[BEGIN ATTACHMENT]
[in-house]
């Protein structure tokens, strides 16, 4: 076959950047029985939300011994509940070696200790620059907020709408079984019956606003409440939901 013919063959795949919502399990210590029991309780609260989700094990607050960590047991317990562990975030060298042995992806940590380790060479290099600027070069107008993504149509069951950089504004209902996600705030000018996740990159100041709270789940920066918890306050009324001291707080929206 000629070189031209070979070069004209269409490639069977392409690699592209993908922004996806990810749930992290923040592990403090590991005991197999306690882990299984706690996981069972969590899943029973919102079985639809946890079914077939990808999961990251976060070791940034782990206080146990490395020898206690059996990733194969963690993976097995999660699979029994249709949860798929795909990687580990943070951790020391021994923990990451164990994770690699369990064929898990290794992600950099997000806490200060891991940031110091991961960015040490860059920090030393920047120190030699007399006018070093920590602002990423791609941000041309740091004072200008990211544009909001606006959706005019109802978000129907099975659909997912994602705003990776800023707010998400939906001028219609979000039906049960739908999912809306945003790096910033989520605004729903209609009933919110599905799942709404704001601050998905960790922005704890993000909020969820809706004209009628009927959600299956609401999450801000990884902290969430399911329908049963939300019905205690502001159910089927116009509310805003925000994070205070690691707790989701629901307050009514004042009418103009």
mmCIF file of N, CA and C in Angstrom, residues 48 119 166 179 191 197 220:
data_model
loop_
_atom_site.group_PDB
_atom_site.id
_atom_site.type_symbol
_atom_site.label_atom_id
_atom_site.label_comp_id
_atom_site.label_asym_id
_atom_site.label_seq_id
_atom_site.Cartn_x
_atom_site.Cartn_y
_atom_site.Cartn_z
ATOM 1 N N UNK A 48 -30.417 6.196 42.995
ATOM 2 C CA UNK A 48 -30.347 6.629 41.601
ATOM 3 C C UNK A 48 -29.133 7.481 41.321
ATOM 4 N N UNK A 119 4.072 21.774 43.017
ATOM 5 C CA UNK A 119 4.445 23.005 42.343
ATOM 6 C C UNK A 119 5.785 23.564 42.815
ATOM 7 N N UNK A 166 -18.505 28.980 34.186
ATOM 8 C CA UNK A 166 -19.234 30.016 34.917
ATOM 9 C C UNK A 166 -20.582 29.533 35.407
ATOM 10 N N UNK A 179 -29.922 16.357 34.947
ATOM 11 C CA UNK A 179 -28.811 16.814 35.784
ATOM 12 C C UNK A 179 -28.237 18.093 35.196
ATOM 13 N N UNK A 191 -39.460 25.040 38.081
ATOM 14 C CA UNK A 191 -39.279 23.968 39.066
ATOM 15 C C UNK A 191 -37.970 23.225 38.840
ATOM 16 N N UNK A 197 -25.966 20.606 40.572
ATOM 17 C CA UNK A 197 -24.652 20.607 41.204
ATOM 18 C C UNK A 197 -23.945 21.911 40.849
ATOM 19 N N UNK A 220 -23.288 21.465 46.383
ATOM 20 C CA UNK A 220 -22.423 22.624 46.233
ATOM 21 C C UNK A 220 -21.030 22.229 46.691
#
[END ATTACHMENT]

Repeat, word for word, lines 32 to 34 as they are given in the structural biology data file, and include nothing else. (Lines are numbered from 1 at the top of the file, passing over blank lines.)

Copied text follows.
ATOM 17 C CA UNK A 197 -24.652 20.607 41.204
ATOM 18 C C UNK A 197 -23.945 21.911 40.849
ATOM 19 N N UNK A 220 -23.288 21.465 46.383